So, I am feeling more 'normal' with the ability to fight off 'regular' illnesses.

It is interesting info about the reheated grains. I've been having some bloating and flatulence issues while travelling lately. Perhaps it is because I have been eating more re-heated grains as I usually travel with most of my own food prepared. Thanks for the info--I'll take a look at this. Do you have an article or reference that he cites?

Eating out-- yes it is a challenge. The best meal I had was at a restaurant in Vancouver, B.C. They had just opened for dinner and it wasn't busy. I walked in and told the waitress very specifically what I wanted and later she presented me with a beautifully arranged plate of plain basmati rice with grilled salmon (grilled with a little olive oil) steamed carrots and steamed prawns. Yummy! It was so good and of course I had no problems.

Usually I call in advance and order a plain grilled or poached chicken breast with steamed asparagus or carrots, and plain rice. I have found an Asian restaurant that will make me a fresh stir-fry of chicken, onions, garlic, ginger, carrots, and fresh round peas on steamed rice. I bring my own wheat-free soy sauce to put on it and it is delicious. Often I just bring my own food in a microwave-safe container and ask the waitress to heat it up for me. I've never had a problem with this. I also always bring a small carton of soy milk and sometimes rice cakes with almond butter on them to eat during the appetizer time.

Are you still on some meds? If you are and decide to go off them in the future, just remember to pay very close attention to your symptoms and the foods that you are eating as you may need to tweak things again then.

May you continue to have success!
03-14-2012, 02:58 AM   #10
helena101
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Hi Happy,

thanks for posting! So sorry to hear you still had troubles, but glad that crohn's-wise you continue to do well!
I wont be posting on the 'sucess stories' yet... It will still be a few more months before I am really confident that this is working. Even though initially all my doctors wanted to put me on stronger medication (remicade and azathioprine), and the fact that I am doing so well on so little medicine is a good sign, I still want to have a full year were I am well before I start celebrating. I don't even let myself think I'm in the clear, the disappointment afterwards would be just too huge if things should change.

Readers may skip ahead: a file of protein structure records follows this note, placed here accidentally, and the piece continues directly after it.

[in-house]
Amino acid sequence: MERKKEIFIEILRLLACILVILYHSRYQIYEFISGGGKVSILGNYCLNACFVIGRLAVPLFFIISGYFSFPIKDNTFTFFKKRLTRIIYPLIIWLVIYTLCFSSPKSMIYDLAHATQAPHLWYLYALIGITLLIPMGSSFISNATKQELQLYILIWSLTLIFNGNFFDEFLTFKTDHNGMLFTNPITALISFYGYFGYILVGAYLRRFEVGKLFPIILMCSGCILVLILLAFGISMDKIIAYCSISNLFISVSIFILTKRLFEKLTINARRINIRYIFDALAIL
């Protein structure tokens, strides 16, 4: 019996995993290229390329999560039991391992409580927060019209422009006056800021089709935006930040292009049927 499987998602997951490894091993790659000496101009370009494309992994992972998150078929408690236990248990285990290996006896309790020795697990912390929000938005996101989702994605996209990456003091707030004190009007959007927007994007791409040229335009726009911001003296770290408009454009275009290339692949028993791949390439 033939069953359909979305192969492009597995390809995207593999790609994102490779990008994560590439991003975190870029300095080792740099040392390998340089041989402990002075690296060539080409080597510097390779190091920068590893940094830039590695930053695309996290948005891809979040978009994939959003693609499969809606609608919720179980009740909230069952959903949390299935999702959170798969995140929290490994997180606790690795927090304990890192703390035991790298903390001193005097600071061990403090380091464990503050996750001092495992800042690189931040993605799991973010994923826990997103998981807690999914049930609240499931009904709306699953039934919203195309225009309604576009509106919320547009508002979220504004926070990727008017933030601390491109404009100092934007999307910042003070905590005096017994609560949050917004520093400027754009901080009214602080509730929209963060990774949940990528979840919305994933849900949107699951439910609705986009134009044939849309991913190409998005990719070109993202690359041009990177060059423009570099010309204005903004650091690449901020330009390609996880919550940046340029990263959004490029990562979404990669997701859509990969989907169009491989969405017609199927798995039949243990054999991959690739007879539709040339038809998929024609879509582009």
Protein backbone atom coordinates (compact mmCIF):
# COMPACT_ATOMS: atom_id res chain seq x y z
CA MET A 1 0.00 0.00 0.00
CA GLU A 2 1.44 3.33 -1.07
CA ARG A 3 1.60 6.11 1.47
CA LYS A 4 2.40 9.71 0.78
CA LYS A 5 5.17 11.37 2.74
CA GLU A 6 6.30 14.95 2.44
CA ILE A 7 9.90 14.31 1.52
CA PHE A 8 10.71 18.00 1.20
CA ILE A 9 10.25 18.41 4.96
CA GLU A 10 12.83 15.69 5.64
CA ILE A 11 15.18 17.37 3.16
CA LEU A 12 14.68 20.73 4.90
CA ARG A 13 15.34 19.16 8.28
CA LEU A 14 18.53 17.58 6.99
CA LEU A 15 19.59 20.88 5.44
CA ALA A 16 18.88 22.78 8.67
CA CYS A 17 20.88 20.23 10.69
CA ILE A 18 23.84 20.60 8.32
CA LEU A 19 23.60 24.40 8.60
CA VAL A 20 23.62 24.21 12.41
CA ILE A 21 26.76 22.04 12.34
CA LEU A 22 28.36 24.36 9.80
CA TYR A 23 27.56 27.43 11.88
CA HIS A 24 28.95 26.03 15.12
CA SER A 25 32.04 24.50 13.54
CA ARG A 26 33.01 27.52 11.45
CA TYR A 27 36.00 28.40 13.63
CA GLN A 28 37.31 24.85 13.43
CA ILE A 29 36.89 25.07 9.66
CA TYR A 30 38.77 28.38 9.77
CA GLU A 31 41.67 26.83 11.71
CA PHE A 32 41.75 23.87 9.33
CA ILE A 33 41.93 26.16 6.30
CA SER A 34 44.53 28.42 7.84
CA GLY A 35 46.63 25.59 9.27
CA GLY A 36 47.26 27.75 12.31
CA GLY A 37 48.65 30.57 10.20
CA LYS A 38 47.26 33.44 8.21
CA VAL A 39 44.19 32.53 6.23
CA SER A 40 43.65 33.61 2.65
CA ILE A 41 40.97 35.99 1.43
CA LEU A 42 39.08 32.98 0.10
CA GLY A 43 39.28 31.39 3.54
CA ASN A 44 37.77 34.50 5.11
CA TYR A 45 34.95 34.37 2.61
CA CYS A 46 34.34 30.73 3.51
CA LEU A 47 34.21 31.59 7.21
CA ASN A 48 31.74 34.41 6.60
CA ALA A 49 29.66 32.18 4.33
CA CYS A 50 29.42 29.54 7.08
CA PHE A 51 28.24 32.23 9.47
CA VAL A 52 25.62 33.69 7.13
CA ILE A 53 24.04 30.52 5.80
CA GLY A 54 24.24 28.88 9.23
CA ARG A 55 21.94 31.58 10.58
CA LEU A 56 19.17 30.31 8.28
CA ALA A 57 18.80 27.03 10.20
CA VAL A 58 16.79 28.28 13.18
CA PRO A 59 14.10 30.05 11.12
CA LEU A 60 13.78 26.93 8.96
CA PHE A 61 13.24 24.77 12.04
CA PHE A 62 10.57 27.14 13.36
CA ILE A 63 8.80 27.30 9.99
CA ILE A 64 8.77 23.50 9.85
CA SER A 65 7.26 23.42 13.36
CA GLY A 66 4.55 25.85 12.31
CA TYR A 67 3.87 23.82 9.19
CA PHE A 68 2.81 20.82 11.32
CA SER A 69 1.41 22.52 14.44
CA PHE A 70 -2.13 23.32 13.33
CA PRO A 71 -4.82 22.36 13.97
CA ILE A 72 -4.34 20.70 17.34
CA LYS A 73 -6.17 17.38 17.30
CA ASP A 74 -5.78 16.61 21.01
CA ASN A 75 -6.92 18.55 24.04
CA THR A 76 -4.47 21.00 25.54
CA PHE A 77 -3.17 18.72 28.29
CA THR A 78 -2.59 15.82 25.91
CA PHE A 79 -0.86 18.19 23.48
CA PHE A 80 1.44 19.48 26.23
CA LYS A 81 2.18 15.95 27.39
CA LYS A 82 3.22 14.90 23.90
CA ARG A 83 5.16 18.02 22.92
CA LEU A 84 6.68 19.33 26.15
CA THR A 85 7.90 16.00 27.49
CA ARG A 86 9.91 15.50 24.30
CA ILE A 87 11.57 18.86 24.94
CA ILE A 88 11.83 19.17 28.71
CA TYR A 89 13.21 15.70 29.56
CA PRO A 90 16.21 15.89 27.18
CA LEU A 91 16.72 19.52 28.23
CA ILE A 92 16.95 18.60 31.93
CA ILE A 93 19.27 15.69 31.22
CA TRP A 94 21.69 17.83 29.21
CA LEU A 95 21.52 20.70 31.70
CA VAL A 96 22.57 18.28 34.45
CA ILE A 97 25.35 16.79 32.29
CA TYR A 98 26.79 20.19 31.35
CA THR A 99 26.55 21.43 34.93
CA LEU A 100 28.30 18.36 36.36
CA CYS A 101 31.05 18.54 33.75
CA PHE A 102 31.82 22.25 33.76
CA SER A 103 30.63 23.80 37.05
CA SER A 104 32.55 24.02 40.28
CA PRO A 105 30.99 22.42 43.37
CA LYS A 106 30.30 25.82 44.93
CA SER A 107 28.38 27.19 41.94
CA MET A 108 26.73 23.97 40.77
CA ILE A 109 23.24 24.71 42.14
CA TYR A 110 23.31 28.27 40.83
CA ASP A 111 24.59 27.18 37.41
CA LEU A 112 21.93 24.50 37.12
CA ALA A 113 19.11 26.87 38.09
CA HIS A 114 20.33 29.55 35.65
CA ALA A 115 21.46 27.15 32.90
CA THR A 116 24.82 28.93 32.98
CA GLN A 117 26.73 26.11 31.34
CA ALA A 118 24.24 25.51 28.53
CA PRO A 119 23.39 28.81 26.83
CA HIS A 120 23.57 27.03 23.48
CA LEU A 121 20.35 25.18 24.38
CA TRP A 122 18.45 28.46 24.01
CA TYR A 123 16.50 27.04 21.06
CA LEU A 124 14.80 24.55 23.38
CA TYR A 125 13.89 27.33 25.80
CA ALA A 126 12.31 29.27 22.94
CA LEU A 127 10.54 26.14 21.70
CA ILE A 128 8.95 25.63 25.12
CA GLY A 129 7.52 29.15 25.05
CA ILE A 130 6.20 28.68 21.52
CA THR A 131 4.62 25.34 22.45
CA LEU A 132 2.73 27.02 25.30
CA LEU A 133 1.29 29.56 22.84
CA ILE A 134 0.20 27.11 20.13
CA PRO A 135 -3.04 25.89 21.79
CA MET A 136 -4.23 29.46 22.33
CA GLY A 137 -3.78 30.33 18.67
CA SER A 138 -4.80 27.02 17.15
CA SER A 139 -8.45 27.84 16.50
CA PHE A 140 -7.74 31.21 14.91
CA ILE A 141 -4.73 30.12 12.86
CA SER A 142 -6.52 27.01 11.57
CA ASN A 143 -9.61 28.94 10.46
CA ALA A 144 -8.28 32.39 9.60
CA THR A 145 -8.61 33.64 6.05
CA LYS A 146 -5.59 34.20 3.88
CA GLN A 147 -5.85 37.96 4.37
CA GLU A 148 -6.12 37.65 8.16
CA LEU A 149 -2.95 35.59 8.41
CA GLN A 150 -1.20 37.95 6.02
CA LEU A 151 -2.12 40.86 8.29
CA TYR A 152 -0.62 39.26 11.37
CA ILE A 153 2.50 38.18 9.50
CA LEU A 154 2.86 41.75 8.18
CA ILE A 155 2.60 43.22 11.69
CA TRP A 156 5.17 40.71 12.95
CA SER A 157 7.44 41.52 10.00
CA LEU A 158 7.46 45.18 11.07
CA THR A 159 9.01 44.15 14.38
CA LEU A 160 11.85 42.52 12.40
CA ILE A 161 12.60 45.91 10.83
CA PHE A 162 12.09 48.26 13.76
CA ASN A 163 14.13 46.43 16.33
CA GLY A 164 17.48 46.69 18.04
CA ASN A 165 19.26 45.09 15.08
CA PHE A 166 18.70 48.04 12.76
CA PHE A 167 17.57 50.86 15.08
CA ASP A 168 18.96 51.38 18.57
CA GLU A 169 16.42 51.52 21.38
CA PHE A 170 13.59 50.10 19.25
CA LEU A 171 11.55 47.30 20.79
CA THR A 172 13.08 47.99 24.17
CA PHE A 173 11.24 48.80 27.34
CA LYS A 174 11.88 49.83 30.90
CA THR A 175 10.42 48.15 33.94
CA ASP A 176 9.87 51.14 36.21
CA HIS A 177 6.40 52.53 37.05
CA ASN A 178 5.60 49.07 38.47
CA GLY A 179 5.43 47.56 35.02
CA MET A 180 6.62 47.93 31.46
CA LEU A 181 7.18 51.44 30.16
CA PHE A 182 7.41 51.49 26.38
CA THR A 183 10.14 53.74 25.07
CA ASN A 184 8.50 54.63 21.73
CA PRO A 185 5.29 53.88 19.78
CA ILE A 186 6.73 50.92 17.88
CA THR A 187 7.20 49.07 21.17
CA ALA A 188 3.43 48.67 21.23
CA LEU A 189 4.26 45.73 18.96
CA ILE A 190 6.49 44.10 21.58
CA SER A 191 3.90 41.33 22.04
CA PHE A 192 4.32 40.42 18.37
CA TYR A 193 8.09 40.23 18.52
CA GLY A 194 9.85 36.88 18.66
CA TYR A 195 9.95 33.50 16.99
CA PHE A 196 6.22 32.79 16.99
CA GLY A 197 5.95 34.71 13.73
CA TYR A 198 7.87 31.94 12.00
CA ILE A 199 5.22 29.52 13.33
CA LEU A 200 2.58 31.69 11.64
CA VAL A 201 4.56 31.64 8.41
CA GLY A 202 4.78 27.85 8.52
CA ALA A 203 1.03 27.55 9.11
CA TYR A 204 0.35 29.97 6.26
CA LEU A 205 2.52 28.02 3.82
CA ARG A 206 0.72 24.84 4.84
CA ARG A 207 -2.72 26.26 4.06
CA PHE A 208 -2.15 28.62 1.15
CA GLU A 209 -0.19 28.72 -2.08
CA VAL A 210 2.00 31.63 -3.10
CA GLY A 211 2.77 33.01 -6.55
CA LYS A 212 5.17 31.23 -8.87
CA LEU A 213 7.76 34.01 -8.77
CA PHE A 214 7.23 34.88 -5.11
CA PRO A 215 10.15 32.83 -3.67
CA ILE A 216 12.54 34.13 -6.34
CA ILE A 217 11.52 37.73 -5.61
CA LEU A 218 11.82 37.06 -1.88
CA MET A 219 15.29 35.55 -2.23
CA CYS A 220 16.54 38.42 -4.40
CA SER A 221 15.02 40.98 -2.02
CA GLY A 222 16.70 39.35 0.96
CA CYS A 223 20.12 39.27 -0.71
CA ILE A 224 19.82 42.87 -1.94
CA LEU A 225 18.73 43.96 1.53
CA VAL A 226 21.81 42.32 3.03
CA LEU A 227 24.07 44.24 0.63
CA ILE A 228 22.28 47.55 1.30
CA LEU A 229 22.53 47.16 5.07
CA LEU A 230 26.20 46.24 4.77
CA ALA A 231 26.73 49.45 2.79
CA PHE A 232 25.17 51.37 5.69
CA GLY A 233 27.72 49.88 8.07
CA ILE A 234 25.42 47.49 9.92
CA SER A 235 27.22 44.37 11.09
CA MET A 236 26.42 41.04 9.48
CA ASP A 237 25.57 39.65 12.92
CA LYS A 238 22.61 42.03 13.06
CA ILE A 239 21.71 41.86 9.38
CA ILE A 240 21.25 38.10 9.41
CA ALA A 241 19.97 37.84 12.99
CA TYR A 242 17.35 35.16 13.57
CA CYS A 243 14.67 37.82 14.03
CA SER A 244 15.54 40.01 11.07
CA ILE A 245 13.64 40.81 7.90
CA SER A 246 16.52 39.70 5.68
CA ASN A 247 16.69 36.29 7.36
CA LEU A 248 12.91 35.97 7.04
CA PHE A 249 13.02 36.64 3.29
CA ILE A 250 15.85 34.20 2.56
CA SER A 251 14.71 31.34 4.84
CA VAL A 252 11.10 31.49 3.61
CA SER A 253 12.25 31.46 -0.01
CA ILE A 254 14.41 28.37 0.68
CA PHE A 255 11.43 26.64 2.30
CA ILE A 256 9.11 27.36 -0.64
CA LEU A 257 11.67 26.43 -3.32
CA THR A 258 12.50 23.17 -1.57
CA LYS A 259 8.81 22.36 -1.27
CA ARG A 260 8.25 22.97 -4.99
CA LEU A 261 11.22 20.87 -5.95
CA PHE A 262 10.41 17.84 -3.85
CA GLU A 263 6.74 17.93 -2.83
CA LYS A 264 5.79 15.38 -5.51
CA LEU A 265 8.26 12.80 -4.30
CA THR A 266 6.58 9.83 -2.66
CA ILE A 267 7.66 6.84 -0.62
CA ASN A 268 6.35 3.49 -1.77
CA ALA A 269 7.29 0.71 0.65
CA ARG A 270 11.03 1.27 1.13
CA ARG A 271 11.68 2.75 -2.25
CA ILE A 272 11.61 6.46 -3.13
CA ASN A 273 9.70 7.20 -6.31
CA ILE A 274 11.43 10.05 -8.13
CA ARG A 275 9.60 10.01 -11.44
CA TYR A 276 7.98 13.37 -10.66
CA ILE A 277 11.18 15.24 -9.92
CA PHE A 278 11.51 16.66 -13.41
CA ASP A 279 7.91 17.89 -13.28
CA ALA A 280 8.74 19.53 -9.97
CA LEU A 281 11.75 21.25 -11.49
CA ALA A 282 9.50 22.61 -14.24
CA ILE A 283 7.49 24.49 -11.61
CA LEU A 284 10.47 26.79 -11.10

Medication-wise I'm still on Pentasa, but I think the plan is pretty soon to take me off that also. I am due for another consultation in May, so maybe then. I was taken off the steroids right away before starting dietary treatment, but I don't THINK that the pentasa is supposed to be strong enough to mask symptoms if I eat a trigger food. But we'll see, as certainly it has acted as a bit of a buffer...
Regarding the 'cold' starch, it was actually my dietician in cambridge who told me to avoid it, and no she didn't site any articles. She called it 'resistant starch'. I googled it, and this is what I got:

"
Resistant starch is considered the third type of dietary fiber, as it can deliver some of the benefits of insoluble fiber and some of the benefits of soluble fiber.

Some carbohydrates, such as sugars and most starch, are rapidly digested and absorbed as glucose into the body through the small intestine and subsequently used for short-term energy needs or stored. Resistant starch, on the other hand, resists digestion and passes through to the large intestine where it acts like dietary fiber.

Resistant starch has been categorized into four types:

RS1 Physically inaccessible or digestible resistant starch, such as that found in seeds or legumes and unprocessed whole grains
RS2 Resistant starch that occurs in its natural granular form, such as uncooked potato, green banana flour and high amylose corn
RS3 Resistant starch that is formed when starch-containing foods are cooked and cooled such as in legumes, bread, cornflakes and cooked-and-chilled potatoes, pasta salad or sushi rice. The process of cooking out the starch and cooling it is called retrogradation (starch).
RS4 Starches that have been chemically modified to resist digestion. This type of resistant starches can have a wide variety of structures and are not found in nature. "
Enjoy tomatoes!! How are you doing with them so far? Its a great addition!

Take care!
03-14-2012, 11:14 AM   #11
happy
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@helena101,
Thank you for looking up that info for me --although I would find it impractical to prepare all grains just before eating, the info will help me to pay attention in a new way to any symptoms related to eating grains. Looking back, I think that this may apply to oatmeal for me. So, I will always try to prepare oats freshly and see if it makes a difference.

Yes, I am enjoying tomatoes. So far OK. I made a yummy pasta sauce with tomatoe paste, carrots, onions, garlic, spices and tofu with brown rice macaroni that I am eating over a few days. I have a great rice pizza crust and non-dairy cheese, so I'll add some of the sauce to that and I'll have a proper pizza next!

@SarahC, Thank you for letting us know about your blog. I hope that the EN diet soon goes easier for you. I think that once I got to the ten-day mark it got a little easier. And setting small goals for myself like ten days, two weeks, another five days, seven days, ten days etc. really helped me. Good luck.